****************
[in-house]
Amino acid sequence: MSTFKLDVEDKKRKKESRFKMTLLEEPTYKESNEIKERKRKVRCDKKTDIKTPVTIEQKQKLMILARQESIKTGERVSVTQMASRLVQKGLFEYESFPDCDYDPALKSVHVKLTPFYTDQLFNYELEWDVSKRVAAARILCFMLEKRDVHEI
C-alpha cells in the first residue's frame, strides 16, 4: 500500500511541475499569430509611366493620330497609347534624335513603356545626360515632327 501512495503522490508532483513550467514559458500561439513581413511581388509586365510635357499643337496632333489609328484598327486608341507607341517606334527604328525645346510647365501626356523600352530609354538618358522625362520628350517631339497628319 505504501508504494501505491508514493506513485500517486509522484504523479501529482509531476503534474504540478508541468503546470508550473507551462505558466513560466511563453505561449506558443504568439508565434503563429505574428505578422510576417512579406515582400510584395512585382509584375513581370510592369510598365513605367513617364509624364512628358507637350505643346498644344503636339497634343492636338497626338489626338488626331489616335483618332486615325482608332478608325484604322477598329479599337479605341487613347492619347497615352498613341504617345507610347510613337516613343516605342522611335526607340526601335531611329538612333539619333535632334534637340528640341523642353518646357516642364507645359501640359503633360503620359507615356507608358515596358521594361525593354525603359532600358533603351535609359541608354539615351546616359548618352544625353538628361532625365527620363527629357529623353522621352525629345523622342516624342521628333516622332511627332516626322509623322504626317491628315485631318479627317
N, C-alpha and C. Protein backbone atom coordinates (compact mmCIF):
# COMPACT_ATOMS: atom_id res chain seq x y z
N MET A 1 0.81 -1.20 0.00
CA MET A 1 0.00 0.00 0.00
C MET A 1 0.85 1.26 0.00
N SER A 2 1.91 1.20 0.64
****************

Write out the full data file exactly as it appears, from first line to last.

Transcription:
[in-house]
Amino acid sequence: MSTFKLDVEDKKRKKESRFKMTLLEEPTYKESNEIKERKRKVRCDKKTDIKTPVTIEQKQKLMILARQESIKTGERVSVTQMASRLVQKGLFEYESFPDCDYDPALKSVHVKLTPFYTDQLFNYELEWDVSKRVAAARILCFMLEKRDVHEI
C-alpha cells in the first residue's frame, strides 16, 4: 500500500511541475499569430509611366493620330497609347534624335513603356545626360515632327 501512495503522490508532483513550467514559458500561439513581413511581388509586365510635357499643337496632333489609328484598327486608341507607341517606334527604328525645346510647365501626356523600352530609354538618358522625362520628350517631339497628319 505504501508504494501505491508514493506513485500517486509522484504523479501529482509531476503534474504540478508541468503546470508550473507551462505558466513560466511563453505561449506558443504568439508565434503563429505574428505578422510576417512579406515582400510584395512585382509584375513581370510592369510598365513605367513617364509624364512628358507637350505643346498644344503636339497634343492636338497626338489626338488626331489616335483618332486615325482608332478608325484604322477598329479599337479605341487613347492619347497615352498613341504617345507610347510613337516613343516605342522611335526607340526601335531611329538612333539619333535632334534637340528640341523642353518646357516642364507645359501640359503633360503620359507615356507608358515596358521594361525593354525603359532600358533603351535609359541608354539615351546616359548618352544625353538628361532625365527620363527629357529623353522621352525629345523622342516624342521628333516622332511627332516626322509623322504626317491628315485631318479627317
N, C-alpha and C. Protein backbone atom coordinates (compact mmCIF):
# COMPACT_ATOMS: atom_id res chain seq x y z
N MET A 1 0.81 -1.20 0.00
CA MET A 1 0.00 0.00 0.00
C MET A 1 0.85 1.26 0.00
N SER A 2 1.91 1.20 0.64